"Insurance fraud can often be seen as a victimless crime"

Looking at an increasingly popular alternative to public prosecution

"Insurance fraud can often be seen as a victimless crime"

Insurance News

By Mia Wallace

COVID-19 has had a massive impact on the prevalence and types of insurance fraud seen across the sector. Indeed, with so much pressure on the courts during the pandemic, prosecutors are being told to prioritise more serious crimes and insurance fraud cases aren’t making the cut.

According to two of the founding partners of Edmonds Marshall McMahon (EMM), Kate McMahon (pictured above) and Tamlyn Edmonds (pictured below), this has meant that some serious insurance fraud cases are falling through the cracks. EMM is the first and only specialist private prosecution law firm in the UK, and McMahon and Edmonds both believe that privately prosecuting offers a strong alternative to traditional public prosecution, particularly during the pandemic.

The firm was established after identifying a gap in the market, Edmonds said, especially concerning fraud cases. Prior to the creation of EMM in 2012, she worked as a government legal service prosecutor, heading up the prosecution team for the Department of Health. Being a government prosecutor at the time gave her real insight into the cutbacks that were happening across all departments which meant that certain types of offences simply were not being prioritised – fraud being one.

“So, we decided to set up the firm to fill that gap and offer a service of private prosecution to corporate and individual victims of crime,” Edmonds said, “so they could bring a private prosecution to the criminal courts without having to rely on the State.”

Edmonds highlighted that the interim Crown Prosecution Service charging protocol is currently emphasising certain types of cases, including any kind of violent crime from, murder to robbery, and COVID fraud cases. Any other kind of fraud cases are essentially going to the bottom of the list, both in relation to police investigations and to charging decisions.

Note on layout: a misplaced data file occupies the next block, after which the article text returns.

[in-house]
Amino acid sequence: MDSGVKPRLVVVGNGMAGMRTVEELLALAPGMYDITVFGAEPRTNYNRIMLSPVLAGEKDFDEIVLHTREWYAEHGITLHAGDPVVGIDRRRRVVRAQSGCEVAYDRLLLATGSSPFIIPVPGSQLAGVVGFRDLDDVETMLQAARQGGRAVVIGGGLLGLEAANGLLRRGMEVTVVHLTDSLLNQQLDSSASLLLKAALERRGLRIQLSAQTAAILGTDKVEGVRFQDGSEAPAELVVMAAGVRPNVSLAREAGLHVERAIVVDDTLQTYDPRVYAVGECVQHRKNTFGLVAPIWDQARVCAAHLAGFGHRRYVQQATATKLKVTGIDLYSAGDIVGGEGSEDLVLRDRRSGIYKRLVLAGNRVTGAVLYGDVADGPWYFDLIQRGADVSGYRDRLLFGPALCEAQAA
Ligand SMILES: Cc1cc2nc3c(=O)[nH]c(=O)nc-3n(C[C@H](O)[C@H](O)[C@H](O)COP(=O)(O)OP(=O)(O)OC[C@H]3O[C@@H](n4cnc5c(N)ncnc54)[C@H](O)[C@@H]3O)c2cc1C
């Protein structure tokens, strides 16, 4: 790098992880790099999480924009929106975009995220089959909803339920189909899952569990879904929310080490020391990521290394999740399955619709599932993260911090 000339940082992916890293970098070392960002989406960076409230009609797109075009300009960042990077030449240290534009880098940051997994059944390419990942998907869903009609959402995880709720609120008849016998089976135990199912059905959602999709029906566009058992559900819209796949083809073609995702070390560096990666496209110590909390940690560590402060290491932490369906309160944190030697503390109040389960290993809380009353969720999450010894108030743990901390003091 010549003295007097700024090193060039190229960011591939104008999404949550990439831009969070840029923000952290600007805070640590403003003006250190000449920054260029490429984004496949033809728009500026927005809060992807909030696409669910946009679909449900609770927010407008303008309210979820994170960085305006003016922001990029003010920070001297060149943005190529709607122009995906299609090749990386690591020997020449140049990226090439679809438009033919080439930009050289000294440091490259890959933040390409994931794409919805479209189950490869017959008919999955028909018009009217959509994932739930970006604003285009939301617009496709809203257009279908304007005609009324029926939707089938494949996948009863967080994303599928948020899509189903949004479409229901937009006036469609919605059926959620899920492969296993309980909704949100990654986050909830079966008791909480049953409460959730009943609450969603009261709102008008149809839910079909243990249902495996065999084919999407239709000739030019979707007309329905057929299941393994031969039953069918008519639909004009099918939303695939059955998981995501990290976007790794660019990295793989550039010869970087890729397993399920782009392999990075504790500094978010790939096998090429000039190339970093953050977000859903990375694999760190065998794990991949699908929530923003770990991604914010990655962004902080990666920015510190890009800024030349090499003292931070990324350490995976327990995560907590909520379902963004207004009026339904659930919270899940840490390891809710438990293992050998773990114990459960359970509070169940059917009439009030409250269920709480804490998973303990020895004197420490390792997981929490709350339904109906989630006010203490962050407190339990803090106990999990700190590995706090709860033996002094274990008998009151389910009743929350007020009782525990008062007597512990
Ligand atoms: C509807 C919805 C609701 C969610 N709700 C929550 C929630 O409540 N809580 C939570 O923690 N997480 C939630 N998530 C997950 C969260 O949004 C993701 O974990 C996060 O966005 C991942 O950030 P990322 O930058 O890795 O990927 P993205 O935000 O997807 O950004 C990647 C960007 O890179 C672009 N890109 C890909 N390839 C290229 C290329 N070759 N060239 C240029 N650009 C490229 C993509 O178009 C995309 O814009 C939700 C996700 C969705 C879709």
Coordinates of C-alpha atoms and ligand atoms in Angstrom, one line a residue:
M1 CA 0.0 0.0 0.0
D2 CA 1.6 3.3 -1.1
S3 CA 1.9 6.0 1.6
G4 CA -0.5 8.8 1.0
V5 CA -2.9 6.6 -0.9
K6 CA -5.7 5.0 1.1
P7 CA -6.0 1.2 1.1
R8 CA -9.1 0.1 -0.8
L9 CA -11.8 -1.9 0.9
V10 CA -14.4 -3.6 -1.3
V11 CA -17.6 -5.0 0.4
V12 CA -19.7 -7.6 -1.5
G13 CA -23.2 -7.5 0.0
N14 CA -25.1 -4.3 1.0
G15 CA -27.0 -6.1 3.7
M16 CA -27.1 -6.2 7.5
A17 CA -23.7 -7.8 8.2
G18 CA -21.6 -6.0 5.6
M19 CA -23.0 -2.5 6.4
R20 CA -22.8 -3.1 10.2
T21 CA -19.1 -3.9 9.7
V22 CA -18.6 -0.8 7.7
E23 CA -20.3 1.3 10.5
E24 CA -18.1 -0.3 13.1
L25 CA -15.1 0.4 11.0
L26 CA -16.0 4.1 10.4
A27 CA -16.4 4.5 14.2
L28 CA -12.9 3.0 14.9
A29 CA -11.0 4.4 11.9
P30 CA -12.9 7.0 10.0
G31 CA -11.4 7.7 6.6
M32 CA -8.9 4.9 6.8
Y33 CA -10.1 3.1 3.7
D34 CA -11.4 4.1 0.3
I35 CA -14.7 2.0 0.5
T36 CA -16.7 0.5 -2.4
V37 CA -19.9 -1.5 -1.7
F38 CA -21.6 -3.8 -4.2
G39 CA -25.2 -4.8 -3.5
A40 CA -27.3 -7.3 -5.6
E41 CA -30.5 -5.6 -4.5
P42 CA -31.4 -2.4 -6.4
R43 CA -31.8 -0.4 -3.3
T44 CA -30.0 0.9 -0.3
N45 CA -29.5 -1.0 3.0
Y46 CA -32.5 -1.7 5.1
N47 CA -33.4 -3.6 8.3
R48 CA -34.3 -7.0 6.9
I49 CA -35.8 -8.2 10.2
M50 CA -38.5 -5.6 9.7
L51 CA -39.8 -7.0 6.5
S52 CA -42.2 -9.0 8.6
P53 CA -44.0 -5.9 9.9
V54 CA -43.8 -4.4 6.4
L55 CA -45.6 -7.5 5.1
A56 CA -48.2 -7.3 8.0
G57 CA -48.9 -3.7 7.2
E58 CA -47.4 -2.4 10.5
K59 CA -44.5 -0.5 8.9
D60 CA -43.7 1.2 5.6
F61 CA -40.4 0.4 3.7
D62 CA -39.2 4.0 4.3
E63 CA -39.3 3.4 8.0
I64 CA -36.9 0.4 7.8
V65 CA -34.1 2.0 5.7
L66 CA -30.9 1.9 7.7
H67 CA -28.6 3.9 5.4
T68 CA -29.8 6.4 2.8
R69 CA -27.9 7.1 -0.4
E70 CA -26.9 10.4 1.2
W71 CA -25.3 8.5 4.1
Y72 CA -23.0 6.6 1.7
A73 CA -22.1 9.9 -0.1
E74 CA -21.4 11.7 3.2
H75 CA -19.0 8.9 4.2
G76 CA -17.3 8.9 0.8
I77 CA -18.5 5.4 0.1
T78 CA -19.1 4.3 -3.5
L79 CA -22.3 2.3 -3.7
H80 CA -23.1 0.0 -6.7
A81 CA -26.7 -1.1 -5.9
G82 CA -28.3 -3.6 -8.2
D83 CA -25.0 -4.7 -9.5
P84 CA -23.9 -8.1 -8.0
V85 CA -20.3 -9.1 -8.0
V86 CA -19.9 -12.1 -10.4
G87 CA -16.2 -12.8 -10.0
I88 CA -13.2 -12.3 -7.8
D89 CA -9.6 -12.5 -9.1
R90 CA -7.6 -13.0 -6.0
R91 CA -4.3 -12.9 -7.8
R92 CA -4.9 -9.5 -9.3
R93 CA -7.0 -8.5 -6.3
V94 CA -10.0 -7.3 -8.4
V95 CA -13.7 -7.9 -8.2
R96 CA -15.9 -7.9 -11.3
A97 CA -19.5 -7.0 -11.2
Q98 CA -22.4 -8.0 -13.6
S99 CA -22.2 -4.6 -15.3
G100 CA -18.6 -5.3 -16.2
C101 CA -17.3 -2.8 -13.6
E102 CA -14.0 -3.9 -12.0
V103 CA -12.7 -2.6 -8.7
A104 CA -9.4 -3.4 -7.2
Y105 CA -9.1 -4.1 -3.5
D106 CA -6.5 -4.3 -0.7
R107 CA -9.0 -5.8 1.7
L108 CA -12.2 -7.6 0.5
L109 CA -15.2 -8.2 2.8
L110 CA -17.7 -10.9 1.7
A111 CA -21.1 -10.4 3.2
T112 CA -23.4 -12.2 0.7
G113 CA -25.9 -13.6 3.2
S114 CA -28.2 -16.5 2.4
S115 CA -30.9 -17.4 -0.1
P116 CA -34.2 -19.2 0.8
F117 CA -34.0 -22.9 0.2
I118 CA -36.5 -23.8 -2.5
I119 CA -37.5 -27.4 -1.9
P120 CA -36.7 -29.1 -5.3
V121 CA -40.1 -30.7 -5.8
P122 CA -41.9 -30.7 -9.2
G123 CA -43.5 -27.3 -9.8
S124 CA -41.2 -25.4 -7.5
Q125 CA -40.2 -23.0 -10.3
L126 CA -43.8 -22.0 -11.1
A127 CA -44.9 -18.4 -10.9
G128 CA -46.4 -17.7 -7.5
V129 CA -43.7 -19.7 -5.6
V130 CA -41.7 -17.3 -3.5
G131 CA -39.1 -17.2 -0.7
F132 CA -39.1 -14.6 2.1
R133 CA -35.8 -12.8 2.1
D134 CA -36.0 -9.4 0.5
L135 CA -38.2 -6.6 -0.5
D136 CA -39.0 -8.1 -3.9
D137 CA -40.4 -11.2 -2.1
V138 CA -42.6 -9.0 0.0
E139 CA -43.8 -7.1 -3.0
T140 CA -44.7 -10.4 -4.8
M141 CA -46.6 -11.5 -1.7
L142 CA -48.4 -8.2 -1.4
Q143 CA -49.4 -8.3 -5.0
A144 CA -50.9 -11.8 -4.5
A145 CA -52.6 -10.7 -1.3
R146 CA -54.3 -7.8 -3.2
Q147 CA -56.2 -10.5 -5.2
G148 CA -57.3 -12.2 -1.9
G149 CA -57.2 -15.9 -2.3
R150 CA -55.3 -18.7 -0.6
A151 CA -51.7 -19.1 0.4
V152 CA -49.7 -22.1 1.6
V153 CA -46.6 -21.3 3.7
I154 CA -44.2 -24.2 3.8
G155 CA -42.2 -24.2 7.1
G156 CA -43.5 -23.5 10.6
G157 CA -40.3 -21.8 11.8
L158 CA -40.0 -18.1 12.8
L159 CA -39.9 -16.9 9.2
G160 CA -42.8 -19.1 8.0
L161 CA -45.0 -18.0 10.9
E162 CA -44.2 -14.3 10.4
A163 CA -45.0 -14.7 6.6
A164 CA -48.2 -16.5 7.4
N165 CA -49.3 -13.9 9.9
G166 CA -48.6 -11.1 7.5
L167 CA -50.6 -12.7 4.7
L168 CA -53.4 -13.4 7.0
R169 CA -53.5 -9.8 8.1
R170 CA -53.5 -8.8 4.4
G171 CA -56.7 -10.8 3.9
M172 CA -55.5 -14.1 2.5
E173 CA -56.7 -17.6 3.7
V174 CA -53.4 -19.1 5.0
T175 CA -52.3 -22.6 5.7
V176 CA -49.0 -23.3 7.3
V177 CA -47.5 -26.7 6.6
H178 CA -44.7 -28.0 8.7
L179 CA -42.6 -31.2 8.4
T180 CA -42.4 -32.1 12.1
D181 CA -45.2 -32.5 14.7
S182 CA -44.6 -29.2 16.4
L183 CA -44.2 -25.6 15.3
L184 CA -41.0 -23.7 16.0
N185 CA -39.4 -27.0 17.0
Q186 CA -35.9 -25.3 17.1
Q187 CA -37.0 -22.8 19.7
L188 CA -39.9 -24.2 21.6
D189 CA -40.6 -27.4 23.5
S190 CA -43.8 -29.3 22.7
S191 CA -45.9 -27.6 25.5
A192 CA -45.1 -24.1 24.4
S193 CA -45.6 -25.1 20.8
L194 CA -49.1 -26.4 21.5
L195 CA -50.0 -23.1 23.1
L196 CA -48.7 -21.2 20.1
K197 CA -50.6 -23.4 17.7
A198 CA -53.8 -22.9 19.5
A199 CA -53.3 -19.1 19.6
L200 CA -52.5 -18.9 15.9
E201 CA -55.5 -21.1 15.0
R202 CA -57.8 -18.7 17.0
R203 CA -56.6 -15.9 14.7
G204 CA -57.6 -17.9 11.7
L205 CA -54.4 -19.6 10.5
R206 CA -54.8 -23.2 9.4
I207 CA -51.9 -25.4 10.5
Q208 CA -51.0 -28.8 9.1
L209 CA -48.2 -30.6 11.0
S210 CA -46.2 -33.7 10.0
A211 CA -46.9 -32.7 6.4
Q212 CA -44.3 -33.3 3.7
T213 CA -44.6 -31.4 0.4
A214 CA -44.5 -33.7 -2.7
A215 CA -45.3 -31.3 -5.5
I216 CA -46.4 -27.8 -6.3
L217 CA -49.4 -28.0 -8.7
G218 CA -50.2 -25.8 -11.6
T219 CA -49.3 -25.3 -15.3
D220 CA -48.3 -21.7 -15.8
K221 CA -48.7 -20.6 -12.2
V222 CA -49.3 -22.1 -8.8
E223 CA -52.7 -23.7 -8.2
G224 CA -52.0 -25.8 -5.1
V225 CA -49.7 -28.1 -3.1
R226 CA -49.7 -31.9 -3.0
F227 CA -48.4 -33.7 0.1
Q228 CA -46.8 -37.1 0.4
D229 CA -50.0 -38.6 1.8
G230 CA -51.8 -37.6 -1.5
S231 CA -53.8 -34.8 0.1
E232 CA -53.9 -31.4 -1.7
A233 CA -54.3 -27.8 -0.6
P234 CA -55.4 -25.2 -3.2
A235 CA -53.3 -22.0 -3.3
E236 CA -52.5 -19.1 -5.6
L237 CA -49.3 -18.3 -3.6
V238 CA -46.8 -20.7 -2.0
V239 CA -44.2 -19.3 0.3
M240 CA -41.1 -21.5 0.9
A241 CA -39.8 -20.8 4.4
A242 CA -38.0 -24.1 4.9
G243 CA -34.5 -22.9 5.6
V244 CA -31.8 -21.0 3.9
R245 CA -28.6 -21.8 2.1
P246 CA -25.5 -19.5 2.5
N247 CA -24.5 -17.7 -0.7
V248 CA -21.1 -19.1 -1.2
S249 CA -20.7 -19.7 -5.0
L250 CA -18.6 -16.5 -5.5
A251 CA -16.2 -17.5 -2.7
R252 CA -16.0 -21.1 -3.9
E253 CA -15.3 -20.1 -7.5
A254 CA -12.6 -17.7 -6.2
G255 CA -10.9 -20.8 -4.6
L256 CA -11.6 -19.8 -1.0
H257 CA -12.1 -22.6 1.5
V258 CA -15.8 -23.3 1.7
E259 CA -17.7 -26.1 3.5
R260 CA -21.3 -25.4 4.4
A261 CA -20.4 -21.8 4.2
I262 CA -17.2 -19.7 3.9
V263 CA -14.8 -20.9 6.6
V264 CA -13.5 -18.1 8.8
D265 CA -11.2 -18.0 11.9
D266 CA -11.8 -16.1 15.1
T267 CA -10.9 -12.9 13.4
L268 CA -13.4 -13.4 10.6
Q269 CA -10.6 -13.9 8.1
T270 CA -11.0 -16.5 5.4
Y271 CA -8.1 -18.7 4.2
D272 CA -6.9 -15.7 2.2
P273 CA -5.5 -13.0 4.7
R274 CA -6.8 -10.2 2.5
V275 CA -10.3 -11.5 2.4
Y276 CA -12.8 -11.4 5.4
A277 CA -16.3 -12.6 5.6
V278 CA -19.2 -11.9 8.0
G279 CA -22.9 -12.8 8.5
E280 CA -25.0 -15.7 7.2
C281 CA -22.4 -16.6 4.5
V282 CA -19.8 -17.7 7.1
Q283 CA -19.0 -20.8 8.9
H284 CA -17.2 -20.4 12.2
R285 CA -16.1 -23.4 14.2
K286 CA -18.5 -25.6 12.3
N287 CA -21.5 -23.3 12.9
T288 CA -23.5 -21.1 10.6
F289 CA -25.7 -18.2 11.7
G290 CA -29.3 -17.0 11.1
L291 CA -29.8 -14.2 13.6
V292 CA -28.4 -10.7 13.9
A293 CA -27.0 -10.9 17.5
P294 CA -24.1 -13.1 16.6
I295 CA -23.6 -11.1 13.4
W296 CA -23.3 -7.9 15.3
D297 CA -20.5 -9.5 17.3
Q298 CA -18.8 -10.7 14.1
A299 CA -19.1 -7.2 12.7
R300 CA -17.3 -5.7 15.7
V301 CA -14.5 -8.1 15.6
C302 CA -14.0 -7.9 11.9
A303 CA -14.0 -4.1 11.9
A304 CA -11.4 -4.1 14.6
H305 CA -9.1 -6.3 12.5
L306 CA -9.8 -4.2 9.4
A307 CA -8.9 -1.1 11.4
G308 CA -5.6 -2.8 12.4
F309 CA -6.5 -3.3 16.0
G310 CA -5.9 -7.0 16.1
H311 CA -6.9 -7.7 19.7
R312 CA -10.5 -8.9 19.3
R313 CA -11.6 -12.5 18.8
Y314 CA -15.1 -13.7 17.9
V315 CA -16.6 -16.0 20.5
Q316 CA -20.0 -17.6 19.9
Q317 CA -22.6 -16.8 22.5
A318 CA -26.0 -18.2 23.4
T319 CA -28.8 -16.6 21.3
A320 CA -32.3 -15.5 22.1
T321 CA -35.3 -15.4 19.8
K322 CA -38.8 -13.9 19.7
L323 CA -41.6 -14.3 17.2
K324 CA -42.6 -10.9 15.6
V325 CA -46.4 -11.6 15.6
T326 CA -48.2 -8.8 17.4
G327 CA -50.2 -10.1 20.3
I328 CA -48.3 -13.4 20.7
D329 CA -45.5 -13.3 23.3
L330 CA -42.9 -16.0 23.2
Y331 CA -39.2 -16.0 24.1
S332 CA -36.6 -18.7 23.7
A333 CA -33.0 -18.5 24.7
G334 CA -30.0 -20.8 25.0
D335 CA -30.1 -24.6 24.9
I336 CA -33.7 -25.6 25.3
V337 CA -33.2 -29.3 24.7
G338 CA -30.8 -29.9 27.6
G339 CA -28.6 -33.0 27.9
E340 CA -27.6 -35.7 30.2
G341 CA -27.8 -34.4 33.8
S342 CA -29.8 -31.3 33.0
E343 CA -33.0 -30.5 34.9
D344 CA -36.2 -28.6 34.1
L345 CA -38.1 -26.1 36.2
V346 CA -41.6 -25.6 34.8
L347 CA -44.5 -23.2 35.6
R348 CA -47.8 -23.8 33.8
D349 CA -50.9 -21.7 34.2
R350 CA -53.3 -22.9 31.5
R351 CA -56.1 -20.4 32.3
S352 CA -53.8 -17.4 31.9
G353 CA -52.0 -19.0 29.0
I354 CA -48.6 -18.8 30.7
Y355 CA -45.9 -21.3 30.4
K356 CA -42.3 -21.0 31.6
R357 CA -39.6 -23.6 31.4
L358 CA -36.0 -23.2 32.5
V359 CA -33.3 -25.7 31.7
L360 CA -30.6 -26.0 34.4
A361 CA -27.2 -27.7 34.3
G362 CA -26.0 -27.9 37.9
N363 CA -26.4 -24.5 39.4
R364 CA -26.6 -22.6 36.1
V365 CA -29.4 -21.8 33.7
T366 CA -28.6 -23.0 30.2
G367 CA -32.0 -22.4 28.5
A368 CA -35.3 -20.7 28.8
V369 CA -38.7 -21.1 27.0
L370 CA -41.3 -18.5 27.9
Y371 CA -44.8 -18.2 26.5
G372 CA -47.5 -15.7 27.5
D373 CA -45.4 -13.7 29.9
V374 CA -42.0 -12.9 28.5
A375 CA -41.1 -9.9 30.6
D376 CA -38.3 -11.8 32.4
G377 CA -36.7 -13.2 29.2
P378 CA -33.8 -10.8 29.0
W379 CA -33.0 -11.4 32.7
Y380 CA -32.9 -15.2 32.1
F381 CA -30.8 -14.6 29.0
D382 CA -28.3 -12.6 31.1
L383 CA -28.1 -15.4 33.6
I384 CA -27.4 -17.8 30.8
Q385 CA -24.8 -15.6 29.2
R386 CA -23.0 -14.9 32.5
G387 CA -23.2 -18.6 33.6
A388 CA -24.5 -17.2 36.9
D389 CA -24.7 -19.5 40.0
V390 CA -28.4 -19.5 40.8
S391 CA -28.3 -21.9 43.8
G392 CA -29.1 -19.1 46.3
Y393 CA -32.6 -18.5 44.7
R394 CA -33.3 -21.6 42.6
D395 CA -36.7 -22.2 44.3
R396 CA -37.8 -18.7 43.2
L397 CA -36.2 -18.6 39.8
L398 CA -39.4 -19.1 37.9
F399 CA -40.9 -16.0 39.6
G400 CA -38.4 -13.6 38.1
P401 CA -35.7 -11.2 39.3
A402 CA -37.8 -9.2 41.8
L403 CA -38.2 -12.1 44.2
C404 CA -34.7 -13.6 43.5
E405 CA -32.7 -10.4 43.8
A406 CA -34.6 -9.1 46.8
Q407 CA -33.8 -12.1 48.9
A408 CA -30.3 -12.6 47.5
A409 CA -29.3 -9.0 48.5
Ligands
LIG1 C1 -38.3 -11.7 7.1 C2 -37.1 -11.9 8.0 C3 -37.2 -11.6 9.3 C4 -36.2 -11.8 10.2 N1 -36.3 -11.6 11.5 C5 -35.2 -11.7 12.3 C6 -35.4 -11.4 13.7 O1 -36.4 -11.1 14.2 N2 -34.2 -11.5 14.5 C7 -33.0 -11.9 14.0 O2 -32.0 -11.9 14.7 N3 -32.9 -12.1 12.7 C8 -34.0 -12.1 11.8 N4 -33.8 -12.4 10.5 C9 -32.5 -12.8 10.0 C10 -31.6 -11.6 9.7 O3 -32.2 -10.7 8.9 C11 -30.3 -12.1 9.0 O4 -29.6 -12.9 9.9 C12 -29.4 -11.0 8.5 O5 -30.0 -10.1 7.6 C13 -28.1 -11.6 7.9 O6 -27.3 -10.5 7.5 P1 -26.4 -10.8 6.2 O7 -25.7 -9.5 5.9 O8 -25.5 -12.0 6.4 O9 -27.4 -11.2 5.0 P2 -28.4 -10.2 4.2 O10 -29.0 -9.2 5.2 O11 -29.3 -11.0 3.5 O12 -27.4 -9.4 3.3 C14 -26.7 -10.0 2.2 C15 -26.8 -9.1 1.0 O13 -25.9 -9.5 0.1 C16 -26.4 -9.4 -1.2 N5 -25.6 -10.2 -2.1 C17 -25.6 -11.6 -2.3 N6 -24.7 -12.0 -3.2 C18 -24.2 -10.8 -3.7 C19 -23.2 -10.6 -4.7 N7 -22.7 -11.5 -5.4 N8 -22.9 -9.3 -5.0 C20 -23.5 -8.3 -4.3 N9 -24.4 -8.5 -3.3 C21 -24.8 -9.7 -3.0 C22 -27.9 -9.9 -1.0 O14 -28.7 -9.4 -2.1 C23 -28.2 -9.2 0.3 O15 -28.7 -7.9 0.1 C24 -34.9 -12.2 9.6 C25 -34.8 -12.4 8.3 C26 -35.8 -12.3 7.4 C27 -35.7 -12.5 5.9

The COVID fraud cases that are being prioritised are those with vulnerable victims, McMahon said, so cases concerning commercial corporate fraud or an elderly person being conned out of an insurance policy may be looked at as they are relatively simple and straightforward to investigate. Anything more complex is going by the wayside in terms of government activity.

As such, more insurance leaders are starting to discuss the opportunity for private prosecution, Edmonds said, as the stigma starts to erode. There had been some concern that the FCA might take this as a greenlight to check that the business’s controls are adequate.

“Recently insurance companies have become more savvy and are realising that if they want to deter people from targeting their insurance group, they’re going to have to take a stand because civil litigation takes quite a long time and is very time-consuming and doesn’t really strike at the heart of deterrence,” Edmonds said. “So, it’s coming to that time when they have to make a decision to police the system a little better.”

McMahon noted that there has been much more open discussion in this area in the last three to four years, which has been aided by the prosecutions which the private sector has aided. Many insurers are now adding this to their toolkit and asking questions about their options, as they realise they cannot rely on traditional law enforcement.

There are several benefits to private prosecution, McMahon said, but core among these is offering a genuine deterrent to people and companies making fraudulent claims due to the serious penalty for wrongdoing. Secondly, these cases are Press-friendly and easy to report to the media and, thirdly, they offer an effective means of getting your money back as this type of prosecution is quicker than usual proceedings.

Edmonds highlighted that insurance fraud can often be seen as a victimless crime as people down on their luck can see it as attacking a faceless corporation.

“Towards the end of the year, given that there is likely going to be a financial crisis,” McMahon said, “there will be an uptick in fraud as there always is in an economic crisis. So, you’re not going to have a huge pot of money suddenly given to the police, in fact, they might even find further reductions in their budget. So, we can see that private prosecution is probably going to be the only way of obtaining justice in relation to certain types of fraud cases going forward.”

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